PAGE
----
How would you form an extended stretch of coastline that is effectively useless for overwater trade -- i.e. there are no sheltered areas to serve as ports, or trade routes that can reach all the way to the shore to allow ships to trade? It seems that a coast with cliffs would be an important element of this, but what would prevent paths up and down the cliff forming, or the cliff being divided into segments (say, by estuaries) for that matter?
They erode back the land to make steep cliffs with no inlets or natural harbors, and are hostile to ships that approach the shore. The shallows will be filled with huge rocks from the formation of the cliffs.
You could have dangerous reefs, a tricky tide with heavy waves and strong currents due to the shape and size of the reefs, just far enough off the beach to prevent trade vessels from coming near enough for practical purposes.
That way, you can still have fishing boats between the shore and the reefs, you might even have some small-scale trade, where the cargo is transported over the reef in small boats, but nothing major.
- Have the coast along a divergent tectonic plate boundary and you can hope to have a very long steep coastline. See the East African rift or lake Baikal in Russia if you want to have an idea. It's not exactly as steep as the cliffs of Dover but it's still very difficult to put infrastructures on it.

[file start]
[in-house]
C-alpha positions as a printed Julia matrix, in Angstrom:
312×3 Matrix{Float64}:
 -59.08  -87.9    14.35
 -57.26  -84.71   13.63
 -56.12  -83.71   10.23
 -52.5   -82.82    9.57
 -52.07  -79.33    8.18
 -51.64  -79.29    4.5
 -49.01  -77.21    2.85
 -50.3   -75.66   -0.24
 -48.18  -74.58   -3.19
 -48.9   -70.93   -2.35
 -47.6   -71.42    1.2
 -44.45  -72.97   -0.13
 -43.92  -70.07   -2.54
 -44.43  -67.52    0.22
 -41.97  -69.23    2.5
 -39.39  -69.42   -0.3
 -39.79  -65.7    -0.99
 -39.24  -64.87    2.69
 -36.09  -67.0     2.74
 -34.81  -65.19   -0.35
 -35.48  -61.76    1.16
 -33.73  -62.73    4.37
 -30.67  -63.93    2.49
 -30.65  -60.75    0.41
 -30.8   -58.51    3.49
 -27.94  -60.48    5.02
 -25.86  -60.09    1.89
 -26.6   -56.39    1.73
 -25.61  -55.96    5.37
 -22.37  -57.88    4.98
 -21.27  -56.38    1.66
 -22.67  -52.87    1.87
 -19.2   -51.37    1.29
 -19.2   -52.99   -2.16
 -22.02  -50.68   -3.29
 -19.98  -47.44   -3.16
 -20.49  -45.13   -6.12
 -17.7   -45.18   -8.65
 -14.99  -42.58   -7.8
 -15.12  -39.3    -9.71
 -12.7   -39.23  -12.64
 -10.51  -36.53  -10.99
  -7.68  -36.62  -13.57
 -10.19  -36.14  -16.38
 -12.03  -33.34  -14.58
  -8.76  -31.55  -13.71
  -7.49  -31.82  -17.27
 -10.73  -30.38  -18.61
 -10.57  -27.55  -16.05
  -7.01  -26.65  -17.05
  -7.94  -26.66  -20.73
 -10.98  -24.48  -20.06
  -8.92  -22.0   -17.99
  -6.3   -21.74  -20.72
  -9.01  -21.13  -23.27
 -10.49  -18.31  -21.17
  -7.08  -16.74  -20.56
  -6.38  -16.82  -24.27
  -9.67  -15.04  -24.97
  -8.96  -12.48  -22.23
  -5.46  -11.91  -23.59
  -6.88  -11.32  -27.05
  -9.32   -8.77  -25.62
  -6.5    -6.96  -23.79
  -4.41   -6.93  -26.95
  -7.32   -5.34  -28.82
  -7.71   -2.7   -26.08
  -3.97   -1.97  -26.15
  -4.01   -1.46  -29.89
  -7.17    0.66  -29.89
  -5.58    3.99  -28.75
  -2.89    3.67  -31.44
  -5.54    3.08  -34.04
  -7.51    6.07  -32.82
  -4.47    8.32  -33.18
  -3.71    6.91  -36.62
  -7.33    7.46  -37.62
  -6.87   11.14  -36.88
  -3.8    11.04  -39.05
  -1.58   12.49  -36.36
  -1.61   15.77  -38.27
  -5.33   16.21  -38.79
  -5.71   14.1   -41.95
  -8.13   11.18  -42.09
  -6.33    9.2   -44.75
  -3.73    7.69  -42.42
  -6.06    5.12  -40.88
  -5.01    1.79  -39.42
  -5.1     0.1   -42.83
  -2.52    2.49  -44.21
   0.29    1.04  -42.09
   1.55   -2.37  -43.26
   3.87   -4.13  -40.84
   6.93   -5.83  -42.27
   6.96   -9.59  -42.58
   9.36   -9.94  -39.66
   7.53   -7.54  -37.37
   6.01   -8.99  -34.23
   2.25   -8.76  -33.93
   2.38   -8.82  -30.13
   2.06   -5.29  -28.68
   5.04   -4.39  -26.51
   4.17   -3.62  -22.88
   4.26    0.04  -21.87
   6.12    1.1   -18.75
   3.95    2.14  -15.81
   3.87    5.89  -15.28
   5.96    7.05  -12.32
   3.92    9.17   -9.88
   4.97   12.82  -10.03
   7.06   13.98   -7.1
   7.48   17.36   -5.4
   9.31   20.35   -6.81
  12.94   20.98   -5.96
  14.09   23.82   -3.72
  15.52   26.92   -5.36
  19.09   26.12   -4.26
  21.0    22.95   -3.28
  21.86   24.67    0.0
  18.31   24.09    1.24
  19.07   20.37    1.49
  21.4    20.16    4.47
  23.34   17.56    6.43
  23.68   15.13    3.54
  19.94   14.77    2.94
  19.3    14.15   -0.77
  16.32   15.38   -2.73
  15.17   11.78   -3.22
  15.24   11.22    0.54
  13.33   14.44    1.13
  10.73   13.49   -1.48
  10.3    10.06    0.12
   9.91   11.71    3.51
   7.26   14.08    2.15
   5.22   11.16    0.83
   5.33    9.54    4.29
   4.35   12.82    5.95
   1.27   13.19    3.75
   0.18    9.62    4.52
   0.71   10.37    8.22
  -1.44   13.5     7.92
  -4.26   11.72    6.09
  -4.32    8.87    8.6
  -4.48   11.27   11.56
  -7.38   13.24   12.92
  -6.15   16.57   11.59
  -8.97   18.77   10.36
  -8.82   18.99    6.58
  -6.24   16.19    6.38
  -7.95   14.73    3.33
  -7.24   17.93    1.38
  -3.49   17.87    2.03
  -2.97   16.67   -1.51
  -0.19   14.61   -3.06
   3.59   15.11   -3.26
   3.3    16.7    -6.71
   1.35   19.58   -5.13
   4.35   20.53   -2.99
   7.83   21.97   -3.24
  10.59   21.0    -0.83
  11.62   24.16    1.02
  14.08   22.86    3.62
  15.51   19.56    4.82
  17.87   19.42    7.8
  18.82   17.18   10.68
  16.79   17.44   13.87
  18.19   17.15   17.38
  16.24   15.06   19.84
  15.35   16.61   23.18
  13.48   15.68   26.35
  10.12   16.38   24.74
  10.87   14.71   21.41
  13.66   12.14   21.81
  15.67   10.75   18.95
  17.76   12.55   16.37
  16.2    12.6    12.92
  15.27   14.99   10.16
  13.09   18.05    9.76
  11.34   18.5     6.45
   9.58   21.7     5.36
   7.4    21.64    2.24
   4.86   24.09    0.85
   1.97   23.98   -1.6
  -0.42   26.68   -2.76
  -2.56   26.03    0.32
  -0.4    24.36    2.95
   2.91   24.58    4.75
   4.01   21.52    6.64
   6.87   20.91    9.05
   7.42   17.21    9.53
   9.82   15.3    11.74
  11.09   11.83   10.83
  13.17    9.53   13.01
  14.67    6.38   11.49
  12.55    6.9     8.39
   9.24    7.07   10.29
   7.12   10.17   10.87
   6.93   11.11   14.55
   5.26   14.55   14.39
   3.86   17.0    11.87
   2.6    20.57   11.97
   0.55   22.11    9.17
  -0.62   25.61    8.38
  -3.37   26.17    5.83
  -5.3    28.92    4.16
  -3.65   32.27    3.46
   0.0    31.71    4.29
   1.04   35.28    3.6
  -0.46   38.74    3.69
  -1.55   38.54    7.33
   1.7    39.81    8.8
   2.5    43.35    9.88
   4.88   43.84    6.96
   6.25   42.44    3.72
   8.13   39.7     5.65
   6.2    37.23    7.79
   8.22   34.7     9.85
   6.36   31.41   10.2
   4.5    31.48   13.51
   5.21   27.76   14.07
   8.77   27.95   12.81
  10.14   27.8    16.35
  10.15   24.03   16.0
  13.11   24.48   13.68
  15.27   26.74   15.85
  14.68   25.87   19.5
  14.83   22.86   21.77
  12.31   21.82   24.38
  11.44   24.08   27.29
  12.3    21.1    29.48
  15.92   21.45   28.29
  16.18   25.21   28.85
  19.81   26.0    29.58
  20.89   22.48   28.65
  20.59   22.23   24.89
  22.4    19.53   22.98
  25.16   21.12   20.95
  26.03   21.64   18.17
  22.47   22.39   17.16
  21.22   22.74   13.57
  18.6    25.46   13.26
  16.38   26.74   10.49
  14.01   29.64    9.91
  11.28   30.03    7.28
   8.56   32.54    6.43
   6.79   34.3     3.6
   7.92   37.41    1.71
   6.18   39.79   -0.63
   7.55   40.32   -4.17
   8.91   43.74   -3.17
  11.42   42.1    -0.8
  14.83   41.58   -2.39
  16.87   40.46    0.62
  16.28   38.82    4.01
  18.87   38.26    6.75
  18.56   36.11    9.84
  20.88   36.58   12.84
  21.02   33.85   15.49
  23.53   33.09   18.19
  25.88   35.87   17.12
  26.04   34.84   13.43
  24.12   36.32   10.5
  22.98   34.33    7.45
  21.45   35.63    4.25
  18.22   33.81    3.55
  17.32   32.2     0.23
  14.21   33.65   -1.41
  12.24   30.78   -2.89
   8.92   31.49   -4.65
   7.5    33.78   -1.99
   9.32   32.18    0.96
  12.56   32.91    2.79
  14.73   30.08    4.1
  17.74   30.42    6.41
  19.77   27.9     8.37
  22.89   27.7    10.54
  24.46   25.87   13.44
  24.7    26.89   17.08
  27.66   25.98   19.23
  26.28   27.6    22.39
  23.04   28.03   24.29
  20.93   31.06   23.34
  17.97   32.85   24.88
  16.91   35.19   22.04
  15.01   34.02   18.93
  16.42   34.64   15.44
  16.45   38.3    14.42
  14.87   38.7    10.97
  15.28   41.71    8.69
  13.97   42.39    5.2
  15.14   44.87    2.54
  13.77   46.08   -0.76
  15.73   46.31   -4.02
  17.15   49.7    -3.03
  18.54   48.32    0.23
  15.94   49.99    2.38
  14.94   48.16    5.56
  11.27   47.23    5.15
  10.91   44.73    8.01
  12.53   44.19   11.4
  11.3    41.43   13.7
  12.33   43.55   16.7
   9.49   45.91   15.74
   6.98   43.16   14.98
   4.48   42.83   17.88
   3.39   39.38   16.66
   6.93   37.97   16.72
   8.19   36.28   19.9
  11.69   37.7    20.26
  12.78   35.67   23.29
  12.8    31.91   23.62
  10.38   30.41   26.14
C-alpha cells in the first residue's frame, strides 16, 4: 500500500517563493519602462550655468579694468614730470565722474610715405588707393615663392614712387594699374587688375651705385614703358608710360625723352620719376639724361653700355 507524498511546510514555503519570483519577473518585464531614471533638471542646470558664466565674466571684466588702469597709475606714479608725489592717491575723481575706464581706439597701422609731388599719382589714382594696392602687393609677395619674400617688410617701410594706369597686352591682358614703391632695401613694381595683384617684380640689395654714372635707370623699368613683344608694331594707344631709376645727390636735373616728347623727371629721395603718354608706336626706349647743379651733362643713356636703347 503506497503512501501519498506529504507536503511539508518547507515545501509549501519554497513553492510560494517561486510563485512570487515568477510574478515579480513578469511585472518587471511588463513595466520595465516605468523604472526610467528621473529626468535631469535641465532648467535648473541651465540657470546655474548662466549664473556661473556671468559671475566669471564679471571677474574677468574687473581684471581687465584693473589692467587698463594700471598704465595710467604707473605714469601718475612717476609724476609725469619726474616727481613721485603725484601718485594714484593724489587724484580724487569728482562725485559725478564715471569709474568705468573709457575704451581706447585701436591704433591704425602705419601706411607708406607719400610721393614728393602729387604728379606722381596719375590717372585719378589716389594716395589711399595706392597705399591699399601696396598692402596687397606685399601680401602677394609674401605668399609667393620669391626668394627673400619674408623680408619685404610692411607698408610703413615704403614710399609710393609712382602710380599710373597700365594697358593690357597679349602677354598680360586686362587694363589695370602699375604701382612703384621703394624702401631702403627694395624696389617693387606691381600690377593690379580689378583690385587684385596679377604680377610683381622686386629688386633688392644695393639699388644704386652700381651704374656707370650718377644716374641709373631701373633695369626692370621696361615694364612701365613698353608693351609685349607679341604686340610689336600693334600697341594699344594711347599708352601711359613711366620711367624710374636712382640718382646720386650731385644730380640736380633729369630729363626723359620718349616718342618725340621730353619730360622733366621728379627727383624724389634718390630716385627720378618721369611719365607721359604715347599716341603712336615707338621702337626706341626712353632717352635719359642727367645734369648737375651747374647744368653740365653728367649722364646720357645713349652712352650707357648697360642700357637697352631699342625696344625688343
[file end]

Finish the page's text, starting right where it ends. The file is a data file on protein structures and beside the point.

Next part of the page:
- Have a strong uninterrupted wind, flowing all around the planet. Winds around Antarctica are very strong with an average speed around 30 to 40 kmph. Strong winds also tend to come with bigger waves. That's a big problem for traders.
- Funnelling the water and the winds into a narrower water body will also speed things up.
- The coast is steep but a lot of debris have fallen overtime, making navigation treacherous. Just having an unequal water dept with patches of shallow waters here and there could make navigation much more complicated. As an example, navigation on the St-Lawrence river requires captains specialized on that specific river because there is a lot of shallow areas, although it's not as windy as in my configuration.
- Having a large temperature differential will make the winds even stronger. But I'm not sure it's possible to do that with that kind of configuration. Having two large landmasses close to each other might not produce that effect. But I'm thinking maybe one of the landmass could be long but thin. Supposing that the large landmass is north of the passage, the thin one is on the southern side: have a large ocean south of these two. In winter (assuming it's in the southern hemisphere) the large continent become much colder than the ocean in the south but during summer, land is also much hotter than the water. This temperature differential will help having strong winds.